This can all be quite overwhelming, and this alone may be a good argument to take one of the best steps you can take to start with this hobby: join your local paleontological association. After all, such an association can offer the ideal package to quickly become familiar with the subject. You can acquire knowledge by means of the association journal, or by following lectures and visiting museums. And of course you obtain field experience on the guided excursions. Associations often have access to sites such as stone quarries where for an individual it is sometimes difficult to get a permit. Through the association you can build a network with people who want to share their knowledge and experience. Through our Society Database you can find an association, club, or society in your area.
You can also register on our Community Forum. There, you may be able to find answers to nearly all of your questions.
Without the right equipment your trip will surely be unsuccessful. In addition to the classic equipment for field work (appropriate clothing and footwear, map or GPS, rain clothing or sun protection, etc.), often specific tools are required for quarrying or digging, and for preserving and packaging the found fossils. These tools must be adapted to the conditions on the site. For searches in sand deposits, a shovel and a seaf (or different seaves) are needed, the mesh size of which depends on the fossils you are looking for. On the other hand, for fossils which are embedded in harder rocks, hammer and chisel are often indispensable.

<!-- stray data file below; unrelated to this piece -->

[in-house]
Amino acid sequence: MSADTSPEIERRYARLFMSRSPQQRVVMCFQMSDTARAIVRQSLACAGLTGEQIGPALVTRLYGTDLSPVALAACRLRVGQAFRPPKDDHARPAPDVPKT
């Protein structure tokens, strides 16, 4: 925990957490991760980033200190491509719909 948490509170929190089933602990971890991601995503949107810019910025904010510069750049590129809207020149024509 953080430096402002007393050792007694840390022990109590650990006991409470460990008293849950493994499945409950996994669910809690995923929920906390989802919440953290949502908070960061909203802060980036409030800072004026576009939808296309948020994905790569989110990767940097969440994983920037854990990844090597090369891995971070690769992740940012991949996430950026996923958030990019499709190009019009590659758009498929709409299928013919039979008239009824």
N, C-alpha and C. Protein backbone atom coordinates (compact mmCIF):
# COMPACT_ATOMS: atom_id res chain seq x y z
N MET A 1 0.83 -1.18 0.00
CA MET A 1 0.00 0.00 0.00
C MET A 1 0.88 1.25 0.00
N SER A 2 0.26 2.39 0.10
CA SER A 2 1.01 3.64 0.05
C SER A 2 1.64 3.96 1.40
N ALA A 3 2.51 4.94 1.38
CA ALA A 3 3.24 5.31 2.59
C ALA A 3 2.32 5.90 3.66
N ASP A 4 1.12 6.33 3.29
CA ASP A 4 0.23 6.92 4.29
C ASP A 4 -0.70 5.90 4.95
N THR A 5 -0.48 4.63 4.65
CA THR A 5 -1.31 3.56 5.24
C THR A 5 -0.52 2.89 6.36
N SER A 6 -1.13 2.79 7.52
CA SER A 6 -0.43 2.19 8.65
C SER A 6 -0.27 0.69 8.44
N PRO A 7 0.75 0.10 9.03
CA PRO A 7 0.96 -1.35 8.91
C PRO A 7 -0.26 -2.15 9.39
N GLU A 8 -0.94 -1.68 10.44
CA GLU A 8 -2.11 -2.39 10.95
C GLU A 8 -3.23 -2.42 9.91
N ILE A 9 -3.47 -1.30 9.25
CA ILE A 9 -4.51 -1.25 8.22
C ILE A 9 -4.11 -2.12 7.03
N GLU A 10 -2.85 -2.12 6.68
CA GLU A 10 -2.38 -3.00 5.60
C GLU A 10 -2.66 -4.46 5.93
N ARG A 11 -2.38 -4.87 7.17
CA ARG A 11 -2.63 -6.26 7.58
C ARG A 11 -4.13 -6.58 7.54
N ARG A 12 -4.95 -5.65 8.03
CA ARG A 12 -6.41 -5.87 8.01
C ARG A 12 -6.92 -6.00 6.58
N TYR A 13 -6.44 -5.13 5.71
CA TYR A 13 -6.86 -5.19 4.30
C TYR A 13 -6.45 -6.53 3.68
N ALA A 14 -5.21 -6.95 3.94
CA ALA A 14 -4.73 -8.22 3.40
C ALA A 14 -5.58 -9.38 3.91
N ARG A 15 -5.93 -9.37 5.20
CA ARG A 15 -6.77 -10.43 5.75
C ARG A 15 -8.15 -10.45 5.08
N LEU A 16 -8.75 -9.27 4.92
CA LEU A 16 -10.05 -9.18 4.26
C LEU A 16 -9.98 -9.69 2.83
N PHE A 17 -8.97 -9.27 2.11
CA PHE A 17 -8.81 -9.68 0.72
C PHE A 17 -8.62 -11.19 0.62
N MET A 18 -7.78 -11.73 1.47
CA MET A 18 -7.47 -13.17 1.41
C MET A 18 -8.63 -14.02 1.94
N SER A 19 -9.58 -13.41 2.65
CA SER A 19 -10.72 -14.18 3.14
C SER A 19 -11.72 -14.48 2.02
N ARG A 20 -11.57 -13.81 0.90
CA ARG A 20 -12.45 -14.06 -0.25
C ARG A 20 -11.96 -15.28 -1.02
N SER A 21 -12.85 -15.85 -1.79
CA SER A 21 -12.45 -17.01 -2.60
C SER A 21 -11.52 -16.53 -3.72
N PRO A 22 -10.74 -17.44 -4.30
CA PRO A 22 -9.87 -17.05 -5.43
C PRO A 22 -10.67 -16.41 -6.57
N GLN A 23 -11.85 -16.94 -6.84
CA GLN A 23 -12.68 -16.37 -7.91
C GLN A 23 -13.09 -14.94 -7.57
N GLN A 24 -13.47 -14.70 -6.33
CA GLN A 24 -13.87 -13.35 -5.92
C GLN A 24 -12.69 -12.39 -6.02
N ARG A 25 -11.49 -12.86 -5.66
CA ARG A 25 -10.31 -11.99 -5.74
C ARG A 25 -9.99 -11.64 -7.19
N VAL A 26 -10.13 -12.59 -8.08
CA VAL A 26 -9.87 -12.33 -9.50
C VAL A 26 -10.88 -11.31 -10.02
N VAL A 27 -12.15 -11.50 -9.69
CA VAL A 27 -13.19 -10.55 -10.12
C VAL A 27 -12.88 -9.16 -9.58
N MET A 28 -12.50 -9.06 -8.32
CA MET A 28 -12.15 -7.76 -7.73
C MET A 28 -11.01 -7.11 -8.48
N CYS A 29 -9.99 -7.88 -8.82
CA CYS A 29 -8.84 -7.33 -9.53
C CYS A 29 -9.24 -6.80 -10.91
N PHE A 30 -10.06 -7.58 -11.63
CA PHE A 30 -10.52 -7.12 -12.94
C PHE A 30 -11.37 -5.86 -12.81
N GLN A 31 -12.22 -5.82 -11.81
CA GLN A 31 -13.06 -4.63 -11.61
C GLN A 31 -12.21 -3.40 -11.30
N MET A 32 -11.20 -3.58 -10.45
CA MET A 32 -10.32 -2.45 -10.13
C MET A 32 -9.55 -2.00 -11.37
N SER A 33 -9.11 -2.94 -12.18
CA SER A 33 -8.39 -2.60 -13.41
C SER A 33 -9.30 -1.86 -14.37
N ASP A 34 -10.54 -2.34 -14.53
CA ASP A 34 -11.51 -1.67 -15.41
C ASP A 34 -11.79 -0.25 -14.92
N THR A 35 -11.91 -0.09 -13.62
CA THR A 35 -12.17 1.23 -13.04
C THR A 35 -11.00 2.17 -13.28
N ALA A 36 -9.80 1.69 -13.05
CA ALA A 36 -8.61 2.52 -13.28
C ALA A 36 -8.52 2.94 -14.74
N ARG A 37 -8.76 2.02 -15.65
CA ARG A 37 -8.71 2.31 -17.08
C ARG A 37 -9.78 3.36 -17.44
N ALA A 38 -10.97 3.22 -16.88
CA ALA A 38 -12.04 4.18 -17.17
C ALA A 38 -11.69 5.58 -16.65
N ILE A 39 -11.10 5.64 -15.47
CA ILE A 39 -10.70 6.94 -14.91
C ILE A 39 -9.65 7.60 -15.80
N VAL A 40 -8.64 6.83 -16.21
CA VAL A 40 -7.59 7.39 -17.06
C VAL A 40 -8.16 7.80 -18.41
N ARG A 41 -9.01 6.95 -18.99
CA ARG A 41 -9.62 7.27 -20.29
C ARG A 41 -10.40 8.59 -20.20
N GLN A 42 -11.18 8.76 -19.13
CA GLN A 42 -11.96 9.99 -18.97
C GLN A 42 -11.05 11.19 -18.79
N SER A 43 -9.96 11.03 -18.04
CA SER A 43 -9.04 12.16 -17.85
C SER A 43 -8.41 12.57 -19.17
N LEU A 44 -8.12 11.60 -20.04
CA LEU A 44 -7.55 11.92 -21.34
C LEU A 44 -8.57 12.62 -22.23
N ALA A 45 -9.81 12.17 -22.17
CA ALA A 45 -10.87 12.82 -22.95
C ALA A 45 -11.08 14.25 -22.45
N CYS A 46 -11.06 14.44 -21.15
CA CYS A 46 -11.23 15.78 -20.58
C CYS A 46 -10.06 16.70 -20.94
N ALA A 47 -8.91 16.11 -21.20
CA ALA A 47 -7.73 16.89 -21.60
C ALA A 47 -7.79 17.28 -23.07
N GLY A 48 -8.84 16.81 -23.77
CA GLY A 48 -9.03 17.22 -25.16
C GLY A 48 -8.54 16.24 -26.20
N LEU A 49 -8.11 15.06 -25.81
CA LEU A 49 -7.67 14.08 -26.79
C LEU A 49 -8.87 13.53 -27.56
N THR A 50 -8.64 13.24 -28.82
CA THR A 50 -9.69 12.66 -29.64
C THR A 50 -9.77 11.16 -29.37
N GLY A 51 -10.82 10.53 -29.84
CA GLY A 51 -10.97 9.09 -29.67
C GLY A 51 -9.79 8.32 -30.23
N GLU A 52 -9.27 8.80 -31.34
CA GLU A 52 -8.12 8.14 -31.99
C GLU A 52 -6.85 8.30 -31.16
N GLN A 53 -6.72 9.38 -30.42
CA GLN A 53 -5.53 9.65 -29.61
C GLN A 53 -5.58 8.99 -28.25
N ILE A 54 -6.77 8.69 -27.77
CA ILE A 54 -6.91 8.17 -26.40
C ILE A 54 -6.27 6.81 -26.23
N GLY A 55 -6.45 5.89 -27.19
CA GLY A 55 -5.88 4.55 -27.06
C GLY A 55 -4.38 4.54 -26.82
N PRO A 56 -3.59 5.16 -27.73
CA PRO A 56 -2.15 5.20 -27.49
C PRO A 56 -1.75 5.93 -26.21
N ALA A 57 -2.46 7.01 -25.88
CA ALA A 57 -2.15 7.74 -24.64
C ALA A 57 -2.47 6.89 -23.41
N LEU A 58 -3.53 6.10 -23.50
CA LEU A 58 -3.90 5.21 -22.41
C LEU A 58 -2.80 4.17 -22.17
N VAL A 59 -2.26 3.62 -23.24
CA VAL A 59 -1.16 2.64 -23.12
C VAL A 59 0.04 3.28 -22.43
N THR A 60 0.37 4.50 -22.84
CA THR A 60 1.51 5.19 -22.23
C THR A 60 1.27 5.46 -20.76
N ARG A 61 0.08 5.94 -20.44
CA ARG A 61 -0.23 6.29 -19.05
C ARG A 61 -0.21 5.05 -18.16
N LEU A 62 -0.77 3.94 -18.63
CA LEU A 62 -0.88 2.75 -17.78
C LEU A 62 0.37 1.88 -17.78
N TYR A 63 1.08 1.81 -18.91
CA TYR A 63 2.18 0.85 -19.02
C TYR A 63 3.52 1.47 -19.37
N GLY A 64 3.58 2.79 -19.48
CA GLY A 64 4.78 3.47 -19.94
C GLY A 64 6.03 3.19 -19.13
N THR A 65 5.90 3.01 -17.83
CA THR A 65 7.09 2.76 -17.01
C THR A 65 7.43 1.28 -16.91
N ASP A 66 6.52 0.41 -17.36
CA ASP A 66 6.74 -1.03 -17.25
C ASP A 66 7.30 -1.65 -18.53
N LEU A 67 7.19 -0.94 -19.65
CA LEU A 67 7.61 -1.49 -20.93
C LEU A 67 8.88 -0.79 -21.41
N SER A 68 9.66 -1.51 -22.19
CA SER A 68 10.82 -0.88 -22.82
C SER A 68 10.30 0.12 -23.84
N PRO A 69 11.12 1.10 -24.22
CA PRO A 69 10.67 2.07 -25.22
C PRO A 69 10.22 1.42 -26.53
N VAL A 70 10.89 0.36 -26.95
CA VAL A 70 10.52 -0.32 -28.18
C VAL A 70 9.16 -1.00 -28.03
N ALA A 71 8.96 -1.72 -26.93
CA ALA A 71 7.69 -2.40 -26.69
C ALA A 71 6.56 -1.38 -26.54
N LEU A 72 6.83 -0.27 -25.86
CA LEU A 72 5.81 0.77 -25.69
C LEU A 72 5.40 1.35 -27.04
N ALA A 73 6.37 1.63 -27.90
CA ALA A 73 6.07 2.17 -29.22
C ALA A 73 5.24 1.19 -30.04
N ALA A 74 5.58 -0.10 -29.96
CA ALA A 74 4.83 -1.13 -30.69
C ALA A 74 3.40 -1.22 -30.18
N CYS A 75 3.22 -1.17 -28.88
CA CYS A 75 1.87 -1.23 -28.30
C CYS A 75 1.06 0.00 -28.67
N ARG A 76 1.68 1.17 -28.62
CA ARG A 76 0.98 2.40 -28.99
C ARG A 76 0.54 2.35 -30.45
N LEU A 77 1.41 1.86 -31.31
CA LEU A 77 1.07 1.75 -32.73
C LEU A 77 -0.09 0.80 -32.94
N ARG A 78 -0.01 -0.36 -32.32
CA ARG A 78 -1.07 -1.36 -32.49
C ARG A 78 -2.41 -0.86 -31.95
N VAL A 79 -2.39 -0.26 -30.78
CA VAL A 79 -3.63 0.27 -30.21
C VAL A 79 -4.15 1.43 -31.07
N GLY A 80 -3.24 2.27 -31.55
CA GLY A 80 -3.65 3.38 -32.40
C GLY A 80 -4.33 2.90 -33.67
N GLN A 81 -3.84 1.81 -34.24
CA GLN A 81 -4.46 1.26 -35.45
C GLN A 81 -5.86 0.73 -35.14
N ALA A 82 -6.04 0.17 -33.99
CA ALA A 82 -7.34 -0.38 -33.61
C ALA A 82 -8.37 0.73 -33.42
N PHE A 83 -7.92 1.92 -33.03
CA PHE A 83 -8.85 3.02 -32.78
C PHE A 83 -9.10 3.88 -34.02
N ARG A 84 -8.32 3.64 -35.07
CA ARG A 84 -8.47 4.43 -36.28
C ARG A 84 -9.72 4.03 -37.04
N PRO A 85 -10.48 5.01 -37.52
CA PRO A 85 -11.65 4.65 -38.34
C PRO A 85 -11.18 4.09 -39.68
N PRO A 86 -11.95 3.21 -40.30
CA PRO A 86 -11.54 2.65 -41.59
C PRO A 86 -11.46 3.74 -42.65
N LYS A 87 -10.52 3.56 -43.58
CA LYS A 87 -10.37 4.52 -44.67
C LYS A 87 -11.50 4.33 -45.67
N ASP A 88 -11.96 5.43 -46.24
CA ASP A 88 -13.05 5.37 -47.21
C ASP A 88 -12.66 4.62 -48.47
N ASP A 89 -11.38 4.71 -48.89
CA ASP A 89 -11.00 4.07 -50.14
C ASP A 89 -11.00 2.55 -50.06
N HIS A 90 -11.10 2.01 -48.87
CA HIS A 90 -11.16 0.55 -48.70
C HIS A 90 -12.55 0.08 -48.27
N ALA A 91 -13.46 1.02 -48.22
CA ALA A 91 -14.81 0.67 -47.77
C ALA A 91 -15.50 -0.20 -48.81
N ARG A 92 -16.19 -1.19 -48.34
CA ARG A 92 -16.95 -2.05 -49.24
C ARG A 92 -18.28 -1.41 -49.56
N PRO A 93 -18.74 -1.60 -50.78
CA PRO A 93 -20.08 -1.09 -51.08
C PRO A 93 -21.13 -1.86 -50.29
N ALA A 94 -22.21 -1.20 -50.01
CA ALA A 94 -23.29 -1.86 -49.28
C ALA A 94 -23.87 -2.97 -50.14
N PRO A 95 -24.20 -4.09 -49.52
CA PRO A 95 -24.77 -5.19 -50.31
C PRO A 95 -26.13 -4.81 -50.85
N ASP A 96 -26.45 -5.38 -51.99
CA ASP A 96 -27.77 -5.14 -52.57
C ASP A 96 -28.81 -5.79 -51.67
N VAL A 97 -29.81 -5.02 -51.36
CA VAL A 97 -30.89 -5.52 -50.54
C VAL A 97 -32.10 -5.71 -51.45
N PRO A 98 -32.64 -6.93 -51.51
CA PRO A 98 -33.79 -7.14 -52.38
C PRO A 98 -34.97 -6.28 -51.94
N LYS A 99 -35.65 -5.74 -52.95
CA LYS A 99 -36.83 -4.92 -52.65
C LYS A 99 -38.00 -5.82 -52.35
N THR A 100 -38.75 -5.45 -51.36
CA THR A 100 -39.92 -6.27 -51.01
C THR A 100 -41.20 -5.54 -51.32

The hardness of the rock determines the required weight of the hammer. Tough top layers require a pickaxe or a crowbar, softer rocks can sometimes be sawed. If you are searching with the wrong equipment, you risk not being able to salvage a fossil, or damaging it during salvation. Remember to bring along material for consolidating fragile fossils (glue or impregnation solution), wrapping material, a magnifying glass and notebook, and your basic safety equipment (hard hat, fluorescent vest, safety goggles and steel toe shoes), even if you do not expect to need it.